The principle of humanity can be seen in the Chandogya Upanishad, which forbids the destruction of private and cultural property, as well as the unnecessary killing of cattle and other living creatures. Megasthenes, the Greek ambassador to the Mauryan empire, emphasised that the Mauryan kings engaged in limited or just warfare. Even during armed conflicts, peasants continued to cultivate their land without interruption. Non-combatants were referred to as ayudhyamana, and they were shielded from any aggression. This classification of ‘ayudhyamana’ is much similar to the notion of protected persons under Article 13 common to Geneva convention I and II of 1949. Along with the protection of cultural and private property, research and educational institutions were also granted adequate protection similar to the 1954 Hague Convention. Educational institutions were protected from military aggression because of their valuable intangible assets that could be destroyed. As combatants were trained in Asramas under the supervision of sages or rishis, these war regulations were part of intangible cultural heritage. The warriors were made to learn the art of archery known as Shiva Dhanurvidya, which was written around 600 B.C.E. The Manu recommends that Brahmin scholars be given the best possible care to continue their Vedic studies. According to him, the monarch must provide incentives to scholars per shastras and must never attack them in battle. He shall instead protect them in the same way that a father would protect his son. ​​The parallel can be made to Article 52 (3) of Additional Protocol 1 which classifies the educational institutes as ‘civilian objects’ that cannot be targeted. The early rules were also in line with the safe school declaration of 2015, Oslo that emphasises the continuation of education in schools and universities even in armed conflict. According to the UN Secretary General findings on children and armed conflict, 1500 schools were targeted in 2014. Similarly, Russell Tribunal in the Vietnam war highlighted US Imperialist aggression on schools and bombing of Quynh Lap leprosarium without liability. If earlier cultural traditions had moral sanctions, the situation might be different. In this regard Nick Allen pointed out the few groupings of individuals who were immune from the combatants status in early Vedic wars. It was stated that the brahmans, children, women and those who sought the ultimate knowledge and deliverance in ashramas shall be excluded from armed conflict.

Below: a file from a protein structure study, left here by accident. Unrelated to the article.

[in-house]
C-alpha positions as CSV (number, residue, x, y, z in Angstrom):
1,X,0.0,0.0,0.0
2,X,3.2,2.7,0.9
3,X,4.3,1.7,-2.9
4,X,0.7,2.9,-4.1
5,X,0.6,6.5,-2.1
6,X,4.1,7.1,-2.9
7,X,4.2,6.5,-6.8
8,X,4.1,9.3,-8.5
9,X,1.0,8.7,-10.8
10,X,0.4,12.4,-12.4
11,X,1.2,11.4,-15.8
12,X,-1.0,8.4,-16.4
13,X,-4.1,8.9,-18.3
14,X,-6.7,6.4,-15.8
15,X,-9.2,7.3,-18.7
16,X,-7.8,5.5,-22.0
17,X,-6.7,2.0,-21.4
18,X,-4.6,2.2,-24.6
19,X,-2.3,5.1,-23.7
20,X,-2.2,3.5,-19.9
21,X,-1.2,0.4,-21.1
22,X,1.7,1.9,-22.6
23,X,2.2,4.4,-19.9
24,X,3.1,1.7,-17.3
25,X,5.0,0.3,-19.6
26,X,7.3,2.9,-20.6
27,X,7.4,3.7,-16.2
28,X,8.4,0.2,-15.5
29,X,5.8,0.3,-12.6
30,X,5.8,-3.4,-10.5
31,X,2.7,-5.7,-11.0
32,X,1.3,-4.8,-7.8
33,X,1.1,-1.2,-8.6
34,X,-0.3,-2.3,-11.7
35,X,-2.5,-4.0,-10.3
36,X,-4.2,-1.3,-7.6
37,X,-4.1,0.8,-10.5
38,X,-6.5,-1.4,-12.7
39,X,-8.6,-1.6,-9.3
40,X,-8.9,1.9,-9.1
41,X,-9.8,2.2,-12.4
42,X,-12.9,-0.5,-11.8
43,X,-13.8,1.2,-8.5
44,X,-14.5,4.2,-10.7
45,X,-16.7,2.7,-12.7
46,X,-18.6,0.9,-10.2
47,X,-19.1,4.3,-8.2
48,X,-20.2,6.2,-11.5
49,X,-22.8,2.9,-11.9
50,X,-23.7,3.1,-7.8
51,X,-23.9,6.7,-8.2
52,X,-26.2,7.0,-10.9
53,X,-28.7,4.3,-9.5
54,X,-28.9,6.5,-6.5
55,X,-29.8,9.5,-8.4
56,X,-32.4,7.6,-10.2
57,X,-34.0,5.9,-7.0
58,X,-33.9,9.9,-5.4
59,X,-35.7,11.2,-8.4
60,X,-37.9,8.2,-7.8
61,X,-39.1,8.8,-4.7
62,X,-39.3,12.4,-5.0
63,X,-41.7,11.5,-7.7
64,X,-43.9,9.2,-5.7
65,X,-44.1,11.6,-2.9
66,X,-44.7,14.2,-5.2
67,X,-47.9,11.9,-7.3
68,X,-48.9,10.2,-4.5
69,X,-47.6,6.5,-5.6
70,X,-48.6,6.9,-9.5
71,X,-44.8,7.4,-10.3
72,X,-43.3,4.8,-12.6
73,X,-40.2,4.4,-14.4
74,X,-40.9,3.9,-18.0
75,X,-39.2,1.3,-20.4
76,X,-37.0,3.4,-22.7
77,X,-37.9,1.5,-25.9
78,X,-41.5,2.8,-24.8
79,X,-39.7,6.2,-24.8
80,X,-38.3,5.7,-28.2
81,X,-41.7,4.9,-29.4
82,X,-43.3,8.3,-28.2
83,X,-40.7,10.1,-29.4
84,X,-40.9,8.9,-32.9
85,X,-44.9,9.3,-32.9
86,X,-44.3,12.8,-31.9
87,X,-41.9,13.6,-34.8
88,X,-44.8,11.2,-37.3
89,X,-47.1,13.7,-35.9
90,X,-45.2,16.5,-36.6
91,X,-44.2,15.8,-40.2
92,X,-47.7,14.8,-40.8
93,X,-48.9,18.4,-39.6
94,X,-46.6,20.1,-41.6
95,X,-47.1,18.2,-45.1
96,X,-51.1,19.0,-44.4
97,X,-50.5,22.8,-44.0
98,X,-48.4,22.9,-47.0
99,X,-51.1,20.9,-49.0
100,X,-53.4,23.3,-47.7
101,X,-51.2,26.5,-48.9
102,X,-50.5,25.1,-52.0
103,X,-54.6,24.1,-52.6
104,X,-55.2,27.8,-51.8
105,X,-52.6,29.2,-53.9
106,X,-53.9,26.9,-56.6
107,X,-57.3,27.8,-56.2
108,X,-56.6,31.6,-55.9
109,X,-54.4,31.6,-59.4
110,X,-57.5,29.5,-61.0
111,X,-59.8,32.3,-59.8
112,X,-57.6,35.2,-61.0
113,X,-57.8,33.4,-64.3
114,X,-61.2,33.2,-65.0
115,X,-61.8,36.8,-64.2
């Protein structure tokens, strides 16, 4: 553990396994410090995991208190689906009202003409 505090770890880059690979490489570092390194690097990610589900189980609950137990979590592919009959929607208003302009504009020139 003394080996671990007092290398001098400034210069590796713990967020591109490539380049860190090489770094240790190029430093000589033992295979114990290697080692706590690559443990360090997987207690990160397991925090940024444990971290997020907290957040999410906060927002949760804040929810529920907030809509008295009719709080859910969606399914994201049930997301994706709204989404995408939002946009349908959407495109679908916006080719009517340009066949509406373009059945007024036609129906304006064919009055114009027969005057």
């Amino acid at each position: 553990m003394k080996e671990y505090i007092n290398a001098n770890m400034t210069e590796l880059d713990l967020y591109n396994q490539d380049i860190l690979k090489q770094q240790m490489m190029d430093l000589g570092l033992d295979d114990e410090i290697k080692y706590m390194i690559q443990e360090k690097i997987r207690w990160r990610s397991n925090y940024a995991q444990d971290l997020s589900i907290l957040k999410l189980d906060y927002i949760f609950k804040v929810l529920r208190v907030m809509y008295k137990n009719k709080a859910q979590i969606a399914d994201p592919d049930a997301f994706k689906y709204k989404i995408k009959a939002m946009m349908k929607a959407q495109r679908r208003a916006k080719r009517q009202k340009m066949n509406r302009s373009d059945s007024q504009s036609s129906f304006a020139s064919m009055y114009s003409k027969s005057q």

According to Seleucus’ accounts, even though the soldiers tended to slaughter each other, it was strictly forbidden to burn down the enemy’s property or other assets. Indiscriminate attacks were also prohibited, and no one was permitted to burn down the entire fort or city because it was considered invasive to God. The principle can be illustrated by a Mahabharata example in which Lord Krishna forbade Arjuna from using the ultra-destructive weapon known as Pashupatastra when the war was purely conventional because it would destroy and slay people without regard for property. Nonetheless, there was no explicit mention of ‘Intangible Cultural Property,’ but because these laws applied to cultural assets, they indirectly made them applicable on Intangible Cultural Heritage due to their all-encompassing nature. The Interrelationship between tangible and intangible assets was acknowledged at the 7th Asia Pacific Regional Assembly of the International Council of Museums (ICOM) in Shanghai, where the cross-sectional approach was recommended and common law and principles were suggested to bring tangible and intangible cultural heritage together to establish a holistic approach. Kautilya, the ancient Vedic scholar, recognised this holistic approach much earlier when he stated that the victorious king must adopt the culture, dress, language, and customs of the conquered people. He should demonstrate the same devotion to the gods of that region by taking part in their religious ceremonies. In Arthashastra, it was forbidden to attack Paranmukha ( who turned their backs to war) and Muktsastra ( who abandoned weapons). ​​These assertions in some manner anticipated the proportionality principle enshrined in AP I Article 51(b). Modern autonomous weapons, which aim without human intervention, threaten the premise. On the contrary, early Vedic scriptures prohibited the weapons with blazing fire and poisoned arrows to prevent disproportionate death tolls.